Obama Takes On Lincoln’s Unfinished Job: Slavery
Obama’s recent speech at the Clinton Global Initiative called attention to slavery, an issue most people believe to be resolved in the past or at least no longer relevant to the United States. WNR’s Natalia Choi explores the current state of slavery and abolition in the United States and abroad.
Storified by Natalia Choi · Thu, Oct 04 2012 18:30:13
“At many times during itstravels and hearings, the Commission uncovered tragic evidence of the recurrentproblem of trafficking in persons by labor brokers or subcontractors ofcontingency contractors. Existing prohibitions on such trafficking have failedto suppress it. Labor brokers or subcontractors have an incentive to lurethird-country nationals into coming to work for United States contractors, onlyto be mistreated or exploited.”
The “third-country nationals” mentionedin the report above refer to the 70,000 people, from countries such as Bangladesh,Fiji and the Philippines who are hired by contractors (hired by the U.S.government) to work for the U.S. military bases for services suchas cleaning, cooking, and constructing. The 2011 New Yorker report wrote:
“Thevast majority—more than sixty per cent of the total (contracting force) in Iraq—aren’t hired guns but hired hands.These workers, primarily from South Asia and Africa, often live in barbed-wirecompounds on U.S. bases… A large number are employed by fly-by-nightsubcontractors who are financed by the American taxpayer but who often operateoutside the law… Manyof them recount having been robbed of wages, injured without compensation,subjected to sexual assault, and held in conditions resembling indenturedservitude by their subcontractor bosses…”
According Dov Zakheim of the Commission onWartime Contracting, the recent investigations reveal only the “tip of the iceberg”in the number of unreported cases of forced labor used in U.S. military basesabroad. Obama echoed the sentiment of Senator Blumenthal (D-Conn.), a primesponsor of the End Trafficking in Government Contracting Act of 2012, who said that”Modern-day slavery by government contractors — unknowingly funded byAmerican taxpayers — is unconscionable and intolerable.”
Obama’s new Executive Order, signed onthe day of the speech, expands governmental anti-trafficking regulations bybanning federal contractors and subcontractors from using forced labor in theirbusiness. Though careful oversight and accountability is difficult to enforcegiven the vast scope of the U.S. military bases abroad, the Executive Orderhelps strengthen the U.S. existing stance against slavery by explicitlyprohibiting federal contractors and subcontractors from using misleadingrecruitment practices (i.e. charging recruitment fees or destroying orconfiscating workers’ passports). The order also requires compliance measuresfor large overseas contracts and subcontracts, and provides training forfederal agencies to better ensure contractors’ compliance. The recent inclusionof the United States in its own Trafficking in Persons Report, a report by the U.S. Department of State to assessthe nations’ progress of anti-human trafficking measures around the world, promises hope to better upholdAmerican government’s accountability on human trafficking.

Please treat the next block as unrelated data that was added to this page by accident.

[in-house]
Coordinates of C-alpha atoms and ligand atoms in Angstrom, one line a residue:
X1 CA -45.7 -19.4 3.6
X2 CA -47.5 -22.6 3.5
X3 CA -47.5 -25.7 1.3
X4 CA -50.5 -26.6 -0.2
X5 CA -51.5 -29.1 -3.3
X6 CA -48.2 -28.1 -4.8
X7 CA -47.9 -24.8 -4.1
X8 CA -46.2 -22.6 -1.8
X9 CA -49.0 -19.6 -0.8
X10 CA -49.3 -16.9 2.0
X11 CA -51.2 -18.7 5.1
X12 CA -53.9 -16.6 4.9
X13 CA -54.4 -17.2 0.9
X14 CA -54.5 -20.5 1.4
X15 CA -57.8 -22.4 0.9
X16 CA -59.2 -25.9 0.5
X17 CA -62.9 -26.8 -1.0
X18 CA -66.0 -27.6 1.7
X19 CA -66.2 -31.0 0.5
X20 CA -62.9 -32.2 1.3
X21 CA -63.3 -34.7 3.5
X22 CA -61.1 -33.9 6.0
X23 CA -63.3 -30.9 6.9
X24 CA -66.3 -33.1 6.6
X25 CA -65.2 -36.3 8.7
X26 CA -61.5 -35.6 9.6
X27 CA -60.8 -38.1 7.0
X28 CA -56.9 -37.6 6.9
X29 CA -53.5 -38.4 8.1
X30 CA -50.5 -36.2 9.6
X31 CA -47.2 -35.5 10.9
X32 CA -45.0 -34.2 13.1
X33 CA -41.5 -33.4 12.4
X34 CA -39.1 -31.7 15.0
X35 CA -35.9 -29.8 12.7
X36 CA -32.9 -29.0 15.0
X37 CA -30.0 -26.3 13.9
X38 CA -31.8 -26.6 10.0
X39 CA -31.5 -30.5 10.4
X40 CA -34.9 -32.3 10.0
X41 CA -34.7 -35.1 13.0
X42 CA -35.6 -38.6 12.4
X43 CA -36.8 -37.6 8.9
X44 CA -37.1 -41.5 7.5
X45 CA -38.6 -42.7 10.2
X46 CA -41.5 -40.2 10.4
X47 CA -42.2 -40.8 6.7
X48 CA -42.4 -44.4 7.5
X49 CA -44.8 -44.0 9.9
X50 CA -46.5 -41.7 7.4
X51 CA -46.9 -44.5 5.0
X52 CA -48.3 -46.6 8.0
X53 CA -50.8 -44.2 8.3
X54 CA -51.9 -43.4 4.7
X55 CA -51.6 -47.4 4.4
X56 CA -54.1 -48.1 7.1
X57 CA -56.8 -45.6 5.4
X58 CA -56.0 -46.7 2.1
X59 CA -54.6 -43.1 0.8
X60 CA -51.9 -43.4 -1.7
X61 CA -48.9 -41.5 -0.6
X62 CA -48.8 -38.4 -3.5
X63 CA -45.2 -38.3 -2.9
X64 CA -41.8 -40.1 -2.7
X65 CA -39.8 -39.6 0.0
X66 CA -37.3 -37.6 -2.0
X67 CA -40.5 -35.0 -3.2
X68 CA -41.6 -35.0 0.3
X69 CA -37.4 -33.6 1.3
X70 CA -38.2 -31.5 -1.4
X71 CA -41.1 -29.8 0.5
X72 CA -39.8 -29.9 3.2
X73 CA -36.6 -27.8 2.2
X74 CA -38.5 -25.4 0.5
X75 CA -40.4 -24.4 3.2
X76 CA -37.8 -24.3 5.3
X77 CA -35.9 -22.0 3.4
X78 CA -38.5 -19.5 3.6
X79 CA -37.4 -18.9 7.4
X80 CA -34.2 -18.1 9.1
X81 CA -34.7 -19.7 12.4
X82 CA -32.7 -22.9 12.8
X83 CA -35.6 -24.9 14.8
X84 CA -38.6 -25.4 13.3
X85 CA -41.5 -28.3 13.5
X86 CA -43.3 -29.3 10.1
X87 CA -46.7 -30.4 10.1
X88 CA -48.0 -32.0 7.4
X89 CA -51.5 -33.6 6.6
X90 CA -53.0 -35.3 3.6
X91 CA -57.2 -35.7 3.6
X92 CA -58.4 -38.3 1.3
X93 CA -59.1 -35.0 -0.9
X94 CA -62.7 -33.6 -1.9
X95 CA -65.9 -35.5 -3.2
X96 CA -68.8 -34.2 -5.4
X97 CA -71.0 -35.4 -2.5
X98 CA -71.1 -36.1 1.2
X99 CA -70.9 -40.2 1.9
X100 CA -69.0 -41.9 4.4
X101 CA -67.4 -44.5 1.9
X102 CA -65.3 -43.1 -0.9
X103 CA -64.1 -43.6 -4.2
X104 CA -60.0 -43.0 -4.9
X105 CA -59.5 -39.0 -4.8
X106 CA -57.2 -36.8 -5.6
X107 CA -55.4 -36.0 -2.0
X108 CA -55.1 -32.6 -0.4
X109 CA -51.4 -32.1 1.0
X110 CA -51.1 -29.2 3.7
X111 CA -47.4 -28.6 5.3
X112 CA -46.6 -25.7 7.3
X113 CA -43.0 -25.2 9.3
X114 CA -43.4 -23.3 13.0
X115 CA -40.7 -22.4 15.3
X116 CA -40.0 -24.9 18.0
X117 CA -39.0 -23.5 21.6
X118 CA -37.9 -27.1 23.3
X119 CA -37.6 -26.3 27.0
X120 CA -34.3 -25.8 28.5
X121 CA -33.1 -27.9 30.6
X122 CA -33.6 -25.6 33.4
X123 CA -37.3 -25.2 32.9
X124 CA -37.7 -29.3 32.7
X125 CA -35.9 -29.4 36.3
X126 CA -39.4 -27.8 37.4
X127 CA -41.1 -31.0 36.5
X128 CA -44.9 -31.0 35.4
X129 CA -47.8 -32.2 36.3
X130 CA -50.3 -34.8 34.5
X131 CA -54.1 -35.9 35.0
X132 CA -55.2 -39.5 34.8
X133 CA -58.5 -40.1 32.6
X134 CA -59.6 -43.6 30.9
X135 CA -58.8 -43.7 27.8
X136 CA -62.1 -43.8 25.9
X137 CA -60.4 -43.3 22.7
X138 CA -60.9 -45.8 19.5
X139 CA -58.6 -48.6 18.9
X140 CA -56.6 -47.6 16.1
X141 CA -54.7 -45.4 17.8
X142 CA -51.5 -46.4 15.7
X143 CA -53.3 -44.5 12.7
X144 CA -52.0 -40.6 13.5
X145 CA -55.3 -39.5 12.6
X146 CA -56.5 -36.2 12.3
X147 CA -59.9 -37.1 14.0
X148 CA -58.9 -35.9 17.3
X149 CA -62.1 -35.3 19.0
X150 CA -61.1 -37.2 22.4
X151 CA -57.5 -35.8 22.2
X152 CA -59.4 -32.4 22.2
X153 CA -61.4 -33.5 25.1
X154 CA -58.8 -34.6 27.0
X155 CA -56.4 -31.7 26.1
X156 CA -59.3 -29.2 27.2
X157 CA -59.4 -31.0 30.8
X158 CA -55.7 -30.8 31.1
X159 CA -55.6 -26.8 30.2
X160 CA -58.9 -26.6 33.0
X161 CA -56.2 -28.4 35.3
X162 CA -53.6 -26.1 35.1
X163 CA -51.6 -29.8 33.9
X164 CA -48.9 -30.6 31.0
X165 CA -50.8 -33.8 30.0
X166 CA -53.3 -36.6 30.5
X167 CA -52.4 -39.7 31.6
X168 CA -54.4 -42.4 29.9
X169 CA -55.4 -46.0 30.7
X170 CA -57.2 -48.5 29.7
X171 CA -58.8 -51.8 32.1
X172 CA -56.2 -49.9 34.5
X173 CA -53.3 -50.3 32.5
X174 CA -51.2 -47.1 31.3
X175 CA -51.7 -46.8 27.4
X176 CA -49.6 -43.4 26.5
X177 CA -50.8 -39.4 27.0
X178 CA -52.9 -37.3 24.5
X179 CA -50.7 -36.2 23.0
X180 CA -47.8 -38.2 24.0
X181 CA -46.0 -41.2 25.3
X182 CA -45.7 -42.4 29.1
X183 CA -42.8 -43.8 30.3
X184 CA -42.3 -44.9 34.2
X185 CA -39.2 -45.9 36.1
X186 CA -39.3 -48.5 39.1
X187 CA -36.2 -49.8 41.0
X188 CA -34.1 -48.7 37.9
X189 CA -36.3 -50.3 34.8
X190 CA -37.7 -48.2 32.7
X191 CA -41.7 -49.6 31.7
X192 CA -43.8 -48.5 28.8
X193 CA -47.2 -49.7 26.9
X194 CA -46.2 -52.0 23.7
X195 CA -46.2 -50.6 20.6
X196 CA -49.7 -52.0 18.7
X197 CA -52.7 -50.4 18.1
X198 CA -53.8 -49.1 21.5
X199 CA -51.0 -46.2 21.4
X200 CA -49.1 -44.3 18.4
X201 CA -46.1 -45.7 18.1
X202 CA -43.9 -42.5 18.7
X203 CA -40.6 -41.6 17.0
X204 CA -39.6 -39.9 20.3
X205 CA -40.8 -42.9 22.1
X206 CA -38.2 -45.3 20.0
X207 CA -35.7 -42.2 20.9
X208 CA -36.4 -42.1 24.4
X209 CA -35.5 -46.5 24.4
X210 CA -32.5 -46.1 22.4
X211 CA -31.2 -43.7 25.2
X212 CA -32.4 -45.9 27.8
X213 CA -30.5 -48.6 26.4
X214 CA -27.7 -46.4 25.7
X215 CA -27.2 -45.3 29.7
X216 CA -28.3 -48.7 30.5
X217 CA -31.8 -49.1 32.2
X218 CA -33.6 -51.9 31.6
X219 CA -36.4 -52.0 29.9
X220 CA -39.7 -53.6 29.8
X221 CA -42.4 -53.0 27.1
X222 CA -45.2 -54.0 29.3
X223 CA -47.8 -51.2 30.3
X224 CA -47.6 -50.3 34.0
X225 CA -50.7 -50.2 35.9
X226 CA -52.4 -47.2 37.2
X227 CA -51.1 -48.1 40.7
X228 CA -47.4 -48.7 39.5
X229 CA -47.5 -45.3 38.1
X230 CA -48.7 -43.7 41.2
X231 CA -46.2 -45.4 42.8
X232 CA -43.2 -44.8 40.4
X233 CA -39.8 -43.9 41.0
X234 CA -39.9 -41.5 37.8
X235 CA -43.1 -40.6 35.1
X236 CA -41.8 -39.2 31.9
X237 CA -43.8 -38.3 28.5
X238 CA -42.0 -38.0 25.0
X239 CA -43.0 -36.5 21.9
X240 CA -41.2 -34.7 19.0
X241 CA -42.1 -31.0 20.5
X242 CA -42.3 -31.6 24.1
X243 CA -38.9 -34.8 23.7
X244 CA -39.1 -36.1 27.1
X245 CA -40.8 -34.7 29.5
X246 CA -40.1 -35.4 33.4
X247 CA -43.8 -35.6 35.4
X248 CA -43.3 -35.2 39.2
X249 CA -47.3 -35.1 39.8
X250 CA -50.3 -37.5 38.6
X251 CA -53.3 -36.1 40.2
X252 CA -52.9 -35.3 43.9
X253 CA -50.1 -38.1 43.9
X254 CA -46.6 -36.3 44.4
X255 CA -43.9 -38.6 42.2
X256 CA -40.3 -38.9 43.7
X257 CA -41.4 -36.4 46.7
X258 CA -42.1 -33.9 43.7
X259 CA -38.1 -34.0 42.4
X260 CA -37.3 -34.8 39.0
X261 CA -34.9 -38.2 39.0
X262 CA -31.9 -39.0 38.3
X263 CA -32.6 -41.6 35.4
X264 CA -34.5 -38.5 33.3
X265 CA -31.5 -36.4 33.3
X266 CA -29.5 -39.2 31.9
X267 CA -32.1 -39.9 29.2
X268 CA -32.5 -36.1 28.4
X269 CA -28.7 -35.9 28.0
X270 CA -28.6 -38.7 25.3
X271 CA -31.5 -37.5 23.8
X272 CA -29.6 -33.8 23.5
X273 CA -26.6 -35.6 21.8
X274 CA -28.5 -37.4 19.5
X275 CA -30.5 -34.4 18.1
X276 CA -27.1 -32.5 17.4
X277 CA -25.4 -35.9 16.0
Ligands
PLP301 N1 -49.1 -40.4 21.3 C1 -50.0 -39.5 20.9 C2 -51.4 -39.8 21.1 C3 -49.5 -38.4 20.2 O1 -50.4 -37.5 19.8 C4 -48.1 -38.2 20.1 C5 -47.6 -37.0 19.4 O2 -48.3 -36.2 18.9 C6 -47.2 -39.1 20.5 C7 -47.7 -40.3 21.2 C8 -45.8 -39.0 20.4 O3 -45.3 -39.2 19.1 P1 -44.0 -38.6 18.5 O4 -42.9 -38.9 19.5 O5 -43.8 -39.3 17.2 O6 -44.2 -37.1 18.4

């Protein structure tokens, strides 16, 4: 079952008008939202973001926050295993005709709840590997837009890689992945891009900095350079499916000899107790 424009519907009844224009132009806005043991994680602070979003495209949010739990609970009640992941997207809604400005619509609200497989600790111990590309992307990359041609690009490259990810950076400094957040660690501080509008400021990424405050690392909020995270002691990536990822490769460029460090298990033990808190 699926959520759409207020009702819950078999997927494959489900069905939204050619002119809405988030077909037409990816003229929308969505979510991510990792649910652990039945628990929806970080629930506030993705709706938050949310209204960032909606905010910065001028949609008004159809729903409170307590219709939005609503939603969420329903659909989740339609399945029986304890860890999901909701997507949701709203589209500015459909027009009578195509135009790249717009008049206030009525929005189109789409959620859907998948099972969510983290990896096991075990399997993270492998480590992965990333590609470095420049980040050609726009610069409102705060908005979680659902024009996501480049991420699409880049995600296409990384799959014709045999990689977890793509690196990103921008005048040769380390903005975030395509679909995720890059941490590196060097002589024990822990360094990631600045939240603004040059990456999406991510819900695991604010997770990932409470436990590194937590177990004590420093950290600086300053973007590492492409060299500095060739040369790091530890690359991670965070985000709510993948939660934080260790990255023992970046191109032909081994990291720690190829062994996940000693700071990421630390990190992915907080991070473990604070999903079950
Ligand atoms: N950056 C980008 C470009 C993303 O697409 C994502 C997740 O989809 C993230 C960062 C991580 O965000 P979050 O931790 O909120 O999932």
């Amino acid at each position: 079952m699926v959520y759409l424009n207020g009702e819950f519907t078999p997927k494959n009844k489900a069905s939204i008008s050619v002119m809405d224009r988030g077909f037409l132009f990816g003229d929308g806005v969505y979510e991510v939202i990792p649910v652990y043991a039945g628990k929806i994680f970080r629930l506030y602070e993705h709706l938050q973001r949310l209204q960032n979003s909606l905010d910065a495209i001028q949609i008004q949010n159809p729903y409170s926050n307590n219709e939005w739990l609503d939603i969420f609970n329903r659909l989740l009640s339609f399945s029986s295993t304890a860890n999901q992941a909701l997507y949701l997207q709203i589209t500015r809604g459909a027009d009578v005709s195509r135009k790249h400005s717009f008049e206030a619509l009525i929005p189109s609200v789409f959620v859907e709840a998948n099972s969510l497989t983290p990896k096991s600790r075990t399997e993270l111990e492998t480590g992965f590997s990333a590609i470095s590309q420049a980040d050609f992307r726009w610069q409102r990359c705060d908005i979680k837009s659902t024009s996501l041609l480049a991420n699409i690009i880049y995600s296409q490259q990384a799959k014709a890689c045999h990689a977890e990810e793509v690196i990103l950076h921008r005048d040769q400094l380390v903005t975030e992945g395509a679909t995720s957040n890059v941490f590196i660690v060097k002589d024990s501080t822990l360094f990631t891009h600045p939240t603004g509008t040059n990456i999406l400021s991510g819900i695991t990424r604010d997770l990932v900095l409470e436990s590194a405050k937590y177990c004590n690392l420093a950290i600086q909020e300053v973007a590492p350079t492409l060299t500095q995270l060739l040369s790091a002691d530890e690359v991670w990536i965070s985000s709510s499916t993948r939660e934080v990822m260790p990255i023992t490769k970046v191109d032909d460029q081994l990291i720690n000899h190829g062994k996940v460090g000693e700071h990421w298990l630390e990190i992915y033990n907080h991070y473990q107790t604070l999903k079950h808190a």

In order to sustain and expand current government’s initiativesdedicated to eradicating slavery, Obama called for the reauthorization of the Trafficking Victims Protection Act, a comprehensive legislation first passed by Congressin 2000 to establish governmental prevention, protection, and prosecutionprograms to fight human trafficking. The re-authorization would help provideresources to train investigators, law enforcement and transportation personnel,and educators to better spot and stop trafficking. The act would also helpensure that victims by increasing access to social services and allowing visasfor trafficked victims to prosecute their traffickers rather than being criminalizedfor prostitution or illegal immigration. Obama also mentioned pursuinginnovative initiatives such as using technology, a common tool used bytraffickers to exploit their victims, to instead locate and help victims. In addition, Obama encouraged consumersto be conscientious in their purchases by using sites like SlaveryFootprint.orgto estimate the use of slavery labor that may be involved in the production ofclothes, food, and products we consume.
Obama overlooked the intensepartisan divide in Congress in order to call for teamwork on combating “one ofthe great human rights causes of our time.” However, media coverage of thisspeech was minimal as New York Times columnist Nicholas Kristof noted:
“When President Obama made alandmark speech against modern slavery on Tuesday, many of us in the news mediashrugged. It didn’t fit into the political narrative. It wasn’t controversial,so — yawn — it wasn’t really news.”
Slavery is not only a moral but economicimperative that requires actions from all levels of society, from individualconsumers to government. There is much left to be done to complete President Lincoln’sunfinished job, but Obama’s speech has shed light on the little-knowncontinuing 21st century fight against slavery.